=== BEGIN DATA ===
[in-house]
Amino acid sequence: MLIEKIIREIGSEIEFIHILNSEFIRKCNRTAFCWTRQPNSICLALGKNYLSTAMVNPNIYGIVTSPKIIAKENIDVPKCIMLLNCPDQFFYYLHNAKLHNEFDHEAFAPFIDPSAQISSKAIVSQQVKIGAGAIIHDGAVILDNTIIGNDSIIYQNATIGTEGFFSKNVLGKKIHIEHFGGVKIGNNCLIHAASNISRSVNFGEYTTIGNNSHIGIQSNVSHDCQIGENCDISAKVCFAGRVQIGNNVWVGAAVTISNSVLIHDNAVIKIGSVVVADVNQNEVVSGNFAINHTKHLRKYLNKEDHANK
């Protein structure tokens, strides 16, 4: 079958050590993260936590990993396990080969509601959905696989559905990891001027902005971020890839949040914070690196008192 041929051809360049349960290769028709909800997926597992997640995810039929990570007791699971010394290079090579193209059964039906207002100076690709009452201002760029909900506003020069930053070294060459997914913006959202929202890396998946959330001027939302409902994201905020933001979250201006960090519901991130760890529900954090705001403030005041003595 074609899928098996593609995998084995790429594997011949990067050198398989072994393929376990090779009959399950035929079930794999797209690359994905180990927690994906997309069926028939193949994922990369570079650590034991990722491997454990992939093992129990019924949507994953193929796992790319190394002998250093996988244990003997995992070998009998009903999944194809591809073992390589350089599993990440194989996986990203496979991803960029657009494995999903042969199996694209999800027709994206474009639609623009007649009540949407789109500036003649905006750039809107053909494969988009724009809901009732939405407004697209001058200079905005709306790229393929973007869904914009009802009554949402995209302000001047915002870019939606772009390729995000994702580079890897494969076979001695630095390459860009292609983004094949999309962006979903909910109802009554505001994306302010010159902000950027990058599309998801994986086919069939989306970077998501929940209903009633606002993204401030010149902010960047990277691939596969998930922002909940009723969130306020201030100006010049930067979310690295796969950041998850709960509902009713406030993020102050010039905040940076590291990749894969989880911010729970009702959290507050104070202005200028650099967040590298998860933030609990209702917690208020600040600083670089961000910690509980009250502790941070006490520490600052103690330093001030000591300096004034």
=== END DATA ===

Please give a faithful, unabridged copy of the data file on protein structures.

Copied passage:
[in-house]
Amino acid sequence: MLIEKIIREIGSEIEFIHILNSEFIRKCNRTAFCWTRQPNSICLALGKNYLSTAMVNPNIYGIVTSPKIIAKENIDVPKCIMLLNCPDQFFYYLHNAKLHNEFDHEAFAPFIDPSAQISSKAIVSQQVKIGAGAIIHDGAVILDNTIIGNDSIIYQNATIGTEGFFSKNVLGKKIHIEHFGGVKIGNNCLIHAASNISRSVNFGEYTTIGNNSHIGIQSNVSHDCQIGENCDISAKVCFAGRVQIGNNVWVGAAVTISNSVLIHDNAVIKIGSVVVADVNQNEVVSGNFAINHTKHLRKYLNKEDHANK
């Protein structure tokens, strides 16, 4: 079958050590993260936590990993396990080969509601959905696989559905990891001027902005971020890839949040914070690196008192 041929051809360049349960290769028709909800997926597992997640995810039929990570007791699971010394290079090579193209059964039906207002100076690709009452201002760029909900506003020069930053070294060459997914913006959202929202890396998946959330001027939302409902994201905020933001979250201006960090519901991130760890529900954090705001403030005041003595 074609899928098996593609995998084995790429594997011949990067050198398989072994393929376990090779009959399950035929079930794999797209690359994905180990927690994906997309069926028939193949994922990369570079650590034991990722491997454990992939093992129990019924949507994953193929796992790319190394002998250093996988244990003997995992070998009998009903999944194809591809073992390589350089599993990440194989996986990203496979991803960029657009494995999903042969199996694209999800027709994206474009639609623009007649009540949407789109500036003649905006750039809107053909494969988009724009809901009732939405407004697209001058200079905005709306790229393929973007869904914009009802009554949402995209302000001047915002870019939606772009390729995000994702580079890897494969076979001695630095390459860009292609983004094949999309962006979903909910109802009554505001994306302010010159902000950027990058599309998801994986086919069939989306970077998501929940209903009633606002993204401030010149902010960047990277691939596969998930922002909940009723969130306020201030100006010049930067979310690295796969950041998850709960509902009713406030993020102050010039905040940076590291990749894969989880911010729970009702959290507050104070202005200028650099967040590298998860933030609990209702917690208020600040600083670089961000910690509980009250502790941070006490520490600052103690330093001030000591300096004034």